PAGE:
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This article was published on November 30, 2018

Streamlabs CEO describes building monetization tools for Twitch & YouTube

Streamlabs CEO describes building monetization tools for Twitch & YouTube
Rachel Kaser
Story by

Rachel Kaser

Internet Culture Writer

Rachel is a writer and former game critic from Central Texas. She enjoys gaming, writing mystery stories, streaming on Twitch, and horseback Rachel is a writer and former game critic from Central Texas. She enjoys gaming, writing mystery stories, streaming on Twitch, and horseback riding. Check her Twitter for curmudgeonly criticisms.

As streamers have grown from being scrappy amateurs to professionals, the tools that facilitate their careers have undergone a similar evolution. While several of the tools are integrated into the streaming platforms themselves, successful streaming relies, to an almost astonishing degree, on third-party software. As Twitch, YouTube, and the like have risen to be entertainment powerhouses, the makers of this software have become more sophisticated to meet the needs of the streamers.

One company in particular has fairly ubiquitous on several streaming platforms. If you’re a streamer, it’s a name you’ll probably recognize: Streamlabs. TNW spoke to CEO Ali Moiz, who said the company’s aim was to help streamers turn their hobby into a career:

I like to describe us as sort of the Adobe for livestreaming. We are a set of professional streaming tools for streamers who aspire to be professional. So our mission, our purpose for being, is to help streamers turn their passion into a career. The moment someone decides to stream consistently, they need tools like this.

When streaming first began to rise in popularity, there was no one sanctioned set of tools which covered all the needs of streamers and viewers. You cobbled together third-party software as best you could, and the good widgets spread by word of mouth. Over time, the various extensions and widgets that served those needs have consolidated into a few stand-out tools — besides Streamlabs, there’s also the likes of Nightbot, StreamElements, and Muxy, all of which offer similar features for streamers.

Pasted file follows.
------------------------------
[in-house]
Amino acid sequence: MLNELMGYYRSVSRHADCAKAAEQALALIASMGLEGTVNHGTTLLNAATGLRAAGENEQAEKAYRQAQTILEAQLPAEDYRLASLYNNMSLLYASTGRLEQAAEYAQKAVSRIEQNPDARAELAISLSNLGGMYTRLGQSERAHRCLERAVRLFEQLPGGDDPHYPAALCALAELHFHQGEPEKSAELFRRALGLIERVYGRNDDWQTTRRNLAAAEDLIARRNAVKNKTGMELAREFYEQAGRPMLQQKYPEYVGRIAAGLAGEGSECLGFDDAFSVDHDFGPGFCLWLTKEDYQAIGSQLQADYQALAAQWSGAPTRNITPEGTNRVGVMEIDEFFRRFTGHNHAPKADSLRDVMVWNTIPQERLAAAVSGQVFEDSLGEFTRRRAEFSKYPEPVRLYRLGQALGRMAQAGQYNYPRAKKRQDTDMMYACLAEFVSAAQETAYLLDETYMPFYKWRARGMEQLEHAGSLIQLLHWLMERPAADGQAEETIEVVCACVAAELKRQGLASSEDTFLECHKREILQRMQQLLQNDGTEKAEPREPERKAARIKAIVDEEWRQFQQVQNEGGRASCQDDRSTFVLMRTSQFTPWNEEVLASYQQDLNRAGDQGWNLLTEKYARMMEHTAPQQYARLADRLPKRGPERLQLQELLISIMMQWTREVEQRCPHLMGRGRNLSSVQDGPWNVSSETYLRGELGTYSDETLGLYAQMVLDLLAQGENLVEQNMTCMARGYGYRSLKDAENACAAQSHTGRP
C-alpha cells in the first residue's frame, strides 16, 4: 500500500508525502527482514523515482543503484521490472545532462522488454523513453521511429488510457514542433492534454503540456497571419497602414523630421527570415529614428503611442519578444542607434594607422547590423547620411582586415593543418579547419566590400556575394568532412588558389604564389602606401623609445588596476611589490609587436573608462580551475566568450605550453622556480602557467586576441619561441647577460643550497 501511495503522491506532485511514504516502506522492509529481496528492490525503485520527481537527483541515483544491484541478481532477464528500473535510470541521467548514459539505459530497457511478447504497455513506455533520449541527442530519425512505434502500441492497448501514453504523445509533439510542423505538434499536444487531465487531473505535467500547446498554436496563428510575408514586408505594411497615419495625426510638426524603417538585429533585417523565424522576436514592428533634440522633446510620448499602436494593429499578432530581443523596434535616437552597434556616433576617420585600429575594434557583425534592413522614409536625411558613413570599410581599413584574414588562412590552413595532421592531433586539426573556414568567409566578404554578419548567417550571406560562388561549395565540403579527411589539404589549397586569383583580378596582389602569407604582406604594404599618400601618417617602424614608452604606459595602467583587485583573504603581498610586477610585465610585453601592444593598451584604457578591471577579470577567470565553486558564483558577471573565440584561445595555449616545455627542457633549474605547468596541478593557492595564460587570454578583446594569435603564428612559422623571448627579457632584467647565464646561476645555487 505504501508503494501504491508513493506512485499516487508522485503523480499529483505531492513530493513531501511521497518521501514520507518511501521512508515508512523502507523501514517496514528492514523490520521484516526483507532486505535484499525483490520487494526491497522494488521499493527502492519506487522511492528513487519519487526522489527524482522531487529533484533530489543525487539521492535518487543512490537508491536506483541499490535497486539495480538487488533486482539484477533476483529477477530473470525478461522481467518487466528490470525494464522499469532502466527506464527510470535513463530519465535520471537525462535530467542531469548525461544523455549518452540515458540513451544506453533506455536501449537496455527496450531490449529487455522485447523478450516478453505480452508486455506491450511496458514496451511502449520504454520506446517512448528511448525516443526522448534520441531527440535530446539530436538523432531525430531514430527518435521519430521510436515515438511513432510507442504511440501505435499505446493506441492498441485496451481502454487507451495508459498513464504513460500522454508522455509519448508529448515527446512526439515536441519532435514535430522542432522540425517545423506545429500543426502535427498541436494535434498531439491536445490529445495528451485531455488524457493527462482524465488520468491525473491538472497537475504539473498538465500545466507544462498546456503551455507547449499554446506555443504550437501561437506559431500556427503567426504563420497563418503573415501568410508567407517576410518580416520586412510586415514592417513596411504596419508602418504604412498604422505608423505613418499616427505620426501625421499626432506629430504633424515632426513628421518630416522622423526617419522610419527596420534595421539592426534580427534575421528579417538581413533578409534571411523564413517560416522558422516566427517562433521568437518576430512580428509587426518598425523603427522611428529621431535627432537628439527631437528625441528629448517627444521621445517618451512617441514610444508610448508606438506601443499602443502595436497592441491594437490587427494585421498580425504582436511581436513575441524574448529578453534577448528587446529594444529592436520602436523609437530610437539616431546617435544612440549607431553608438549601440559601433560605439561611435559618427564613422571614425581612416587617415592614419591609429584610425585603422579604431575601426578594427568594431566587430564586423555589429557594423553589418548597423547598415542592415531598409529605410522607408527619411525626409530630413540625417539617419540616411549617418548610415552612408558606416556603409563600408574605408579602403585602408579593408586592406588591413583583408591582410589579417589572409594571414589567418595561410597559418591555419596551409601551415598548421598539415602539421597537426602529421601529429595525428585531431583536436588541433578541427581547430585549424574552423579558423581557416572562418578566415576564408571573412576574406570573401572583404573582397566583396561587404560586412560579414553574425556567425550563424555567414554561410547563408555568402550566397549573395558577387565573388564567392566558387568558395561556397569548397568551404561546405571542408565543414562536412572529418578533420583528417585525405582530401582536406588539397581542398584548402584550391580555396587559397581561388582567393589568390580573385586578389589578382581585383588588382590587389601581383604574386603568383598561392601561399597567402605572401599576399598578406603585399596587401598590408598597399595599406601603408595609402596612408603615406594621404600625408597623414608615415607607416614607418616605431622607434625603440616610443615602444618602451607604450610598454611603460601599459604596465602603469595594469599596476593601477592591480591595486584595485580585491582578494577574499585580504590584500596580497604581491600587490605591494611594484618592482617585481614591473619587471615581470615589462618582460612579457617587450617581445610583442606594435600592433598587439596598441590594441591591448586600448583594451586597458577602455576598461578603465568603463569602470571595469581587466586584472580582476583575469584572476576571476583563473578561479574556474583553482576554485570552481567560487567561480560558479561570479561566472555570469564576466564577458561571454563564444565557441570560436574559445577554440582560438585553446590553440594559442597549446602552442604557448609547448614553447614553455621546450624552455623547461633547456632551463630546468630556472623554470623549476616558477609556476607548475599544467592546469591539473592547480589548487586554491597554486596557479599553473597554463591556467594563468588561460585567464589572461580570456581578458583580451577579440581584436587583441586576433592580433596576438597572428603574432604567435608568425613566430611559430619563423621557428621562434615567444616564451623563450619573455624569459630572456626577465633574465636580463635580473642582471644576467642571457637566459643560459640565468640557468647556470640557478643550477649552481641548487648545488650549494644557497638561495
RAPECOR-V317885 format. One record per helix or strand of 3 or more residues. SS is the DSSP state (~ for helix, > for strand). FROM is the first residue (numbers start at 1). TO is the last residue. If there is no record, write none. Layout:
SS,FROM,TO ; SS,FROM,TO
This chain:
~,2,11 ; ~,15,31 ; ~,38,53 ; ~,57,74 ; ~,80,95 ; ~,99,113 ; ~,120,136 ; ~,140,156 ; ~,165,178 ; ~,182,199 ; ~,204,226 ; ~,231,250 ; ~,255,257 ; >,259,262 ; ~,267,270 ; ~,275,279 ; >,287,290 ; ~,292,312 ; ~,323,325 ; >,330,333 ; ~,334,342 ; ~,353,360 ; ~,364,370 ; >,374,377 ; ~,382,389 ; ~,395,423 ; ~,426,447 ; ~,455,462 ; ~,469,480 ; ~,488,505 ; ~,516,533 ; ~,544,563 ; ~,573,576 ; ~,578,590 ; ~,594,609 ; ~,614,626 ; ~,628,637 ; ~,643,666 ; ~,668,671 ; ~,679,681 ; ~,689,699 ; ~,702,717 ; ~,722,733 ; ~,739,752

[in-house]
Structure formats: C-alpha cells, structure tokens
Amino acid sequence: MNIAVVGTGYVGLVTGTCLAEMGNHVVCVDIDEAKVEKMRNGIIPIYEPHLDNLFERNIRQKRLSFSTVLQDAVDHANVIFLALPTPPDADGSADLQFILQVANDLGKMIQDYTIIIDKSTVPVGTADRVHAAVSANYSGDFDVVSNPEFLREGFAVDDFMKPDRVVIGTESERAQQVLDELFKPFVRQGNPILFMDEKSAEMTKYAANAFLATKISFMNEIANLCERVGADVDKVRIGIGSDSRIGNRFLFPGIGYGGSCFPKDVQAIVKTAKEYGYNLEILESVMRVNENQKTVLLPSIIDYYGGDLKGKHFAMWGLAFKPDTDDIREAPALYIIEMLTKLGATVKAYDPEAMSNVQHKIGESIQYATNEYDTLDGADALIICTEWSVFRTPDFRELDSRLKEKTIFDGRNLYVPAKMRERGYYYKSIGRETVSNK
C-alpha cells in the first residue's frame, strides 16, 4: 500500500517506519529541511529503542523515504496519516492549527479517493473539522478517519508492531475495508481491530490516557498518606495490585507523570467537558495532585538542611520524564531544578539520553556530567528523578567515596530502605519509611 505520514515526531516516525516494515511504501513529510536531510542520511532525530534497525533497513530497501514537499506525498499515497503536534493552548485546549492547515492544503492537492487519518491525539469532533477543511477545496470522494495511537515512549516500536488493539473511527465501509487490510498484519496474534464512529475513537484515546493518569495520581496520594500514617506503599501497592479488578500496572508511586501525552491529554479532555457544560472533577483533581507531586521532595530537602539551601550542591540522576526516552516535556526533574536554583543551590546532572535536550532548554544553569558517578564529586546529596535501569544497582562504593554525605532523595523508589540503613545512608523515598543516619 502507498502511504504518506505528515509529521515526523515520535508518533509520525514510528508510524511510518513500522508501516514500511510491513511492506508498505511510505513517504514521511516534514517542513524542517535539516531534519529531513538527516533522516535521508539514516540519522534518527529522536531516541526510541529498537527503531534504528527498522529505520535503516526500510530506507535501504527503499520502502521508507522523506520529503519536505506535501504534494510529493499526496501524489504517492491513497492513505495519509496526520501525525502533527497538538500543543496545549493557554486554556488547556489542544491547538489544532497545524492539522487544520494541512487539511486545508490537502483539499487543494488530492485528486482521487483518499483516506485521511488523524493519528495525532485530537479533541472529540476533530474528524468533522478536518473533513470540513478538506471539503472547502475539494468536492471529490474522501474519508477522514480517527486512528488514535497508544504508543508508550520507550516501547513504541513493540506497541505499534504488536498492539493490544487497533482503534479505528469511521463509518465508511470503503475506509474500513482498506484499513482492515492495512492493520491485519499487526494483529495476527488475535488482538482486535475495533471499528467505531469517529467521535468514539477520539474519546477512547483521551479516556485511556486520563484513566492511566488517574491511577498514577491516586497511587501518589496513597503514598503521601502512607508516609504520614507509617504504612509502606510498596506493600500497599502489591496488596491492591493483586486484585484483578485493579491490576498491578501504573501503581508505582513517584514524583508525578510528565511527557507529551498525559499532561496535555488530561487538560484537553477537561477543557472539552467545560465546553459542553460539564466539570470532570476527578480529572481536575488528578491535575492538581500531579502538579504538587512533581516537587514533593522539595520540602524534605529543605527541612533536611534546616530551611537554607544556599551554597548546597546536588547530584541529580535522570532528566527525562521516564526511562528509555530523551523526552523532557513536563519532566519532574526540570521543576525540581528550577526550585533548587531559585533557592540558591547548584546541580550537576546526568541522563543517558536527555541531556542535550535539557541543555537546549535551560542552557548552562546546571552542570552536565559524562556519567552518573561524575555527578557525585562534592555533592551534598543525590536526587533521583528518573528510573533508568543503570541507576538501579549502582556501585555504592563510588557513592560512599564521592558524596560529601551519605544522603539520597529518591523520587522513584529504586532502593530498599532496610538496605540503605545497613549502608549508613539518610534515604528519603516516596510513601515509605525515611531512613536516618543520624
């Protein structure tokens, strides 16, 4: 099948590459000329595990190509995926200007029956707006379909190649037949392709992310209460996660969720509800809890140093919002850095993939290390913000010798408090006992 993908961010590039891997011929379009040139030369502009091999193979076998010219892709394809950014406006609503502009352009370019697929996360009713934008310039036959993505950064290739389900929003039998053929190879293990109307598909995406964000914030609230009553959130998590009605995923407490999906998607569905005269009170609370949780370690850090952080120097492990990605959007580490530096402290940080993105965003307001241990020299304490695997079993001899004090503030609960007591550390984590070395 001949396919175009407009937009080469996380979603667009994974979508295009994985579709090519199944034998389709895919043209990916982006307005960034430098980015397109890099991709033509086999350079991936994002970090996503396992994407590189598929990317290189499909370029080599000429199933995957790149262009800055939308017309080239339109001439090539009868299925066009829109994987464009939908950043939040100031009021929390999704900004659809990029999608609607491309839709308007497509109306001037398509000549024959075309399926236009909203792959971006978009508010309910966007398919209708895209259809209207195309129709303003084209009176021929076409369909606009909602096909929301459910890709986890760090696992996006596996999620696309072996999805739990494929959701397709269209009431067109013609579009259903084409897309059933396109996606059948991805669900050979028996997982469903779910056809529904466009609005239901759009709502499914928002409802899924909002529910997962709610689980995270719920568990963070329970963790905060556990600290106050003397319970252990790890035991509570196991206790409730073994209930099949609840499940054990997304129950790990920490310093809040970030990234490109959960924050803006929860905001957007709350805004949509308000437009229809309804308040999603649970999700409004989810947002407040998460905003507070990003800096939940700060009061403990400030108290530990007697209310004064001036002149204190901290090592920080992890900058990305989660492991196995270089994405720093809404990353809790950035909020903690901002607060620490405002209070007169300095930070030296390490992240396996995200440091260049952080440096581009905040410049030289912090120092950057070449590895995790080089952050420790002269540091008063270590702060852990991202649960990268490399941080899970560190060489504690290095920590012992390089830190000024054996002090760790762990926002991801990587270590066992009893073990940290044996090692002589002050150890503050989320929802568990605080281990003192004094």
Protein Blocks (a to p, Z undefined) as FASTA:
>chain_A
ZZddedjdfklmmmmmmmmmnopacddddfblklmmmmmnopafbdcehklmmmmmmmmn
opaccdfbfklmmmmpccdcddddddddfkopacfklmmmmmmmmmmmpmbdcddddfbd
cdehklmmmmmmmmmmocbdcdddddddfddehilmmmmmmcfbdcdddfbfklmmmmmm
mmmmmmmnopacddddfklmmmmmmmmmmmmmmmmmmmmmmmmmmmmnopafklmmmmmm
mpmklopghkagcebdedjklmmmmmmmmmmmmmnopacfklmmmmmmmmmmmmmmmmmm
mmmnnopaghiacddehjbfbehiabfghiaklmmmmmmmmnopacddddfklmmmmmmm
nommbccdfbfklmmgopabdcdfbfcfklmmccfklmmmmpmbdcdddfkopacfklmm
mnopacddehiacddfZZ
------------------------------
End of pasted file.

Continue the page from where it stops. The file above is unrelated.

When the company first started out, its major claim to fame was TwitchAlerts, which allowed streamers to put on-screen visuals to their viewer interactions. Moiz said the company added different tools to the service as the demand from streamers grew. Since 2014, Streamlabs has built a number of other tools for the streamer clientele base it’s cultivated.

Its products include the Streamlabs chatbot, a way of managing chat, Streamlabs Open Broadcaster Software (SLOBS), an all-in-one streaming setup, and the aforementioned Twitch Alerts. However, one of the most important, at least as far as Moiz is concerned is the donation software that allows streamers to collect tips from their viewers — in other words, how they collect one of their primary sources of income.

(Full disclosure here: I also use Streamlabs products, such as SLOBS and the Streamlabs chatbot, during the rare occasions I stream something on Twitch.)

To give an idea of just how much streamers are potentially making via tips, Moiz gave some hard numbers: “It’s grown from $0 in tips processed in 2014, all the way up to $257 million in tips processed for streamers to date. That’s a serious chunk of change going from streamers to fans.”

Streamlabs is far from the only company that offers a way to help streamers make bank on their hard work. StreamElements also offers a tipping system, and Nightbot allows users to link their PayPal in chat. Earning money from streaming has been a concern for content creators from the beginning, and all of the popular streaming software providers have tried to fill that need in one way or another.

At present, Streamlabs’ newest project is an app store, where developers can offer their own tools to SLOBS users. According to Moiz, the store presages a future cottage industry for developers who also want to make their careers via streaming:

Streamers need access to the best tools available out there… it’s very hard for [developers] to reach enough streamers, to get their products in front of enough streamers because distribution is hard. It takes time, it takes luck, it takes a lot of getting your name out there. They struggle to build their hobbies into careers.

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